Ultra-low interest rates: Is money worth anything anymore?
On 1 October 2019, the Reserve Bank of Australia (RBA) reduced the official cash rate to 0.75%, with RBA Governor Philip Lowe saying that it was prepared to further ease monetary policy in favour of achieving substantial economic growth. This now means we are in reach of something that was once inconceivable – a cash rate of 0% or below.
Minutes from an RBA board meeting earlier this year showed that the board had also explored the use of unconventional monetary policies – such as negative interest rates, or buying government bonds and other fixed interest securities to lower long-term interest rates.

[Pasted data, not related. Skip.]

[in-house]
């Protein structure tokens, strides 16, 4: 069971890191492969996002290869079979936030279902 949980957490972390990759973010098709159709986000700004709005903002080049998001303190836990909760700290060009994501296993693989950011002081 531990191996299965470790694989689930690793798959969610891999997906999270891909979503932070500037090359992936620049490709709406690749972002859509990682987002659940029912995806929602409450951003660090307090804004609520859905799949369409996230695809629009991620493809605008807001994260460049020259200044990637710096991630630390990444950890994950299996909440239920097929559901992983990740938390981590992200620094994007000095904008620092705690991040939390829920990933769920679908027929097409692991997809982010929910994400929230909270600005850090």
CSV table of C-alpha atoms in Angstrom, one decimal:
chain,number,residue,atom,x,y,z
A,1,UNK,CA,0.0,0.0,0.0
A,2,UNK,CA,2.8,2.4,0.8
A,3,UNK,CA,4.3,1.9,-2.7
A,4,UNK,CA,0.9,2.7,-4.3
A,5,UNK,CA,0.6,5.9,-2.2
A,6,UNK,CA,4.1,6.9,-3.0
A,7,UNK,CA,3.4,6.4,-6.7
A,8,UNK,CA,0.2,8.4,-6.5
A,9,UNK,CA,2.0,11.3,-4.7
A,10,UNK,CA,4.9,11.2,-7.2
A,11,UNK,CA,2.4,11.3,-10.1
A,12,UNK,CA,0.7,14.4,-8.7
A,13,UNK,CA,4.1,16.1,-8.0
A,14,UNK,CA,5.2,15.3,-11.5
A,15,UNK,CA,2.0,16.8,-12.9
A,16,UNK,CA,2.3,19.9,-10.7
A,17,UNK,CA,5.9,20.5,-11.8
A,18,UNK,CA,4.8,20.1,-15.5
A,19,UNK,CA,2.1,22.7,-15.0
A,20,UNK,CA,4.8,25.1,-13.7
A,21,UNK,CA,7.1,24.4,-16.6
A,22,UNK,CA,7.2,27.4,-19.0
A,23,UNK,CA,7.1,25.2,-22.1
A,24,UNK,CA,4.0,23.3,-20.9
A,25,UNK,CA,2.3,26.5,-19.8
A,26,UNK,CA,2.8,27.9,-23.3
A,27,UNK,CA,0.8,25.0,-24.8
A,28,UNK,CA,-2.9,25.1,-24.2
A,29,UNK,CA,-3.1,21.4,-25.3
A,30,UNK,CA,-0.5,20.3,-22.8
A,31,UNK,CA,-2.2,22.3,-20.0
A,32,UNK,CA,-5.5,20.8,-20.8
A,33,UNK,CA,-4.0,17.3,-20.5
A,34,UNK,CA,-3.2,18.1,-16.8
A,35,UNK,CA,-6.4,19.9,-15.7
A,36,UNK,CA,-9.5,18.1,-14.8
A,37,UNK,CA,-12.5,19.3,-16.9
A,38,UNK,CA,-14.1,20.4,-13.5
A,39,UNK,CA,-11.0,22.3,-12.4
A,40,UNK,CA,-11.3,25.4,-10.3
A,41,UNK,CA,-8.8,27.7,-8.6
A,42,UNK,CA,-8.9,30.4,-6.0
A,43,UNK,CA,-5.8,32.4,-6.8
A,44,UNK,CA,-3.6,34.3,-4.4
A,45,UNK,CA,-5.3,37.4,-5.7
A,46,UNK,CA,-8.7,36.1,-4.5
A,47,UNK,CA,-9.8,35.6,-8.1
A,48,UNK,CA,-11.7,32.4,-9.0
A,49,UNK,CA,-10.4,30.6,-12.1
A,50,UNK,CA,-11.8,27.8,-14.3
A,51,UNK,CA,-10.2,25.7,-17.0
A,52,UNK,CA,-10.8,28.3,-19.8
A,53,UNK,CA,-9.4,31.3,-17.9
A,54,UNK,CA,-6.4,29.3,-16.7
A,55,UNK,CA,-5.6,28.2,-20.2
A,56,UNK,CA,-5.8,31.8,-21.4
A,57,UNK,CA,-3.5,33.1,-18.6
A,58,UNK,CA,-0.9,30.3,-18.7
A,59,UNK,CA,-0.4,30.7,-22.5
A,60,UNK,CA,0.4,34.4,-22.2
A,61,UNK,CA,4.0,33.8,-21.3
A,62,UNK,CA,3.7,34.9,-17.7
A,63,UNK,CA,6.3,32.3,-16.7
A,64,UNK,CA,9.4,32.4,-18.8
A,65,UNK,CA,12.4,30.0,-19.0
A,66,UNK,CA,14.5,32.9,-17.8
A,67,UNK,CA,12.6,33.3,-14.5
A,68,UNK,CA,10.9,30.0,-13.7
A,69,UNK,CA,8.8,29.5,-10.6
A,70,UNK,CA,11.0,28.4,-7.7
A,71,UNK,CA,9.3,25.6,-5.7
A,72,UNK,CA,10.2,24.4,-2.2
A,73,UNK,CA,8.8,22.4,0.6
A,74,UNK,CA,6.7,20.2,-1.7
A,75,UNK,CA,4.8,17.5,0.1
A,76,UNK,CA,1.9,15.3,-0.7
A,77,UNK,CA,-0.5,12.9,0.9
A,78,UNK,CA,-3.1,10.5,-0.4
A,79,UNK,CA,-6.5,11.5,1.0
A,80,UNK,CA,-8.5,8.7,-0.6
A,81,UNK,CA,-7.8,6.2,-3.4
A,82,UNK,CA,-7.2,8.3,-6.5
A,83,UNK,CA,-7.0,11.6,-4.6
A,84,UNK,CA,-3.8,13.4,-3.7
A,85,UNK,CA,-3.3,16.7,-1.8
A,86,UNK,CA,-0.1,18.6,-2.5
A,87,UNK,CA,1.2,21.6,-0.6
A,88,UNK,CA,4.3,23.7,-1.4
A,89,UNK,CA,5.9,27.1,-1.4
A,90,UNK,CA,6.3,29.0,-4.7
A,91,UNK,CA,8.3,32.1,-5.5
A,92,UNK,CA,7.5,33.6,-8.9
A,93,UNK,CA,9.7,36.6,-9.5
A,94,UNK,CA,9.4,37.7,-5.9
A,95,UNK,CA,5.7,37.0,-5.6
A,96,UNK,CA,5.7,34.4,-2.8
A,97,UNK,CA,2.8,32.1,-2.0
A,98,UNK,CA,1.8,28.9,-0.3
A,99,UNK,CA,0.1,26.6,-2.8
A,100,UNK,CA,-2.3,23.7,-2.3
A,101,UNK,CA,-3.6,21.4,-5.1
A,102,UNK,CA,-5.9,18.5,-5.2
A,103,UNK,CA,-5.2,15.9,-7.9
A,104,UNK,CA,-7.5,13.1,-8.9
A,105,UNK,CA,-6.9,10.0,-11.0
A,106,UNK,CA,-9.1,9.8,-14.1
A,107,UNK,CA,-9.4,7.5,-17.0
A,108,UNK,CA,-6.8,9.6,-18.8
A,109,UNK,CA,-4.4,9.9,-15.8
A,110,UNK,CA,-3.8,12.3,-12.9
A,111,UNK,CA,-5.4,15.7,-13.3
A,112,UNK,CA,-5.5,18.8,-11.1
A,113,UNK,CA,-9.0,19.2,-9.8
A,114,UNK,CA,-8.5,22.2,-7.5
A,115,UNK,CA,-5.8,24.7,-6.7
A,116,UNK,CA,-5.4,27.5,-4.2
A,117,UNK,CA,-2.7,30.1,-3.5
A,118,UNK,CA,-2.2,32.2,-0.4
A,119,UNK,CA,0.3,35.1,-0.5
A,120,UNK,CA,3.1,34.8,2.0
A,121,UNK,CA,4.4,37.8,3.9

Zero or negative cash rates are hardly unprecedented elsewhere in the world. Japan’s equivalent to our cash rate is −0.1%, while the European Central Bank’s is −0.5%. The US Federal Reserve Board also cut its short-term rate to zero in the aftermath of the US Financial Crisis (2007–2008).
This article is intended for general discussion and is not intended to represent specific advice. Banks Group shall not be responsible for any entity that acts on any of the comments in this article without first obtaining specific advice from Banks Group.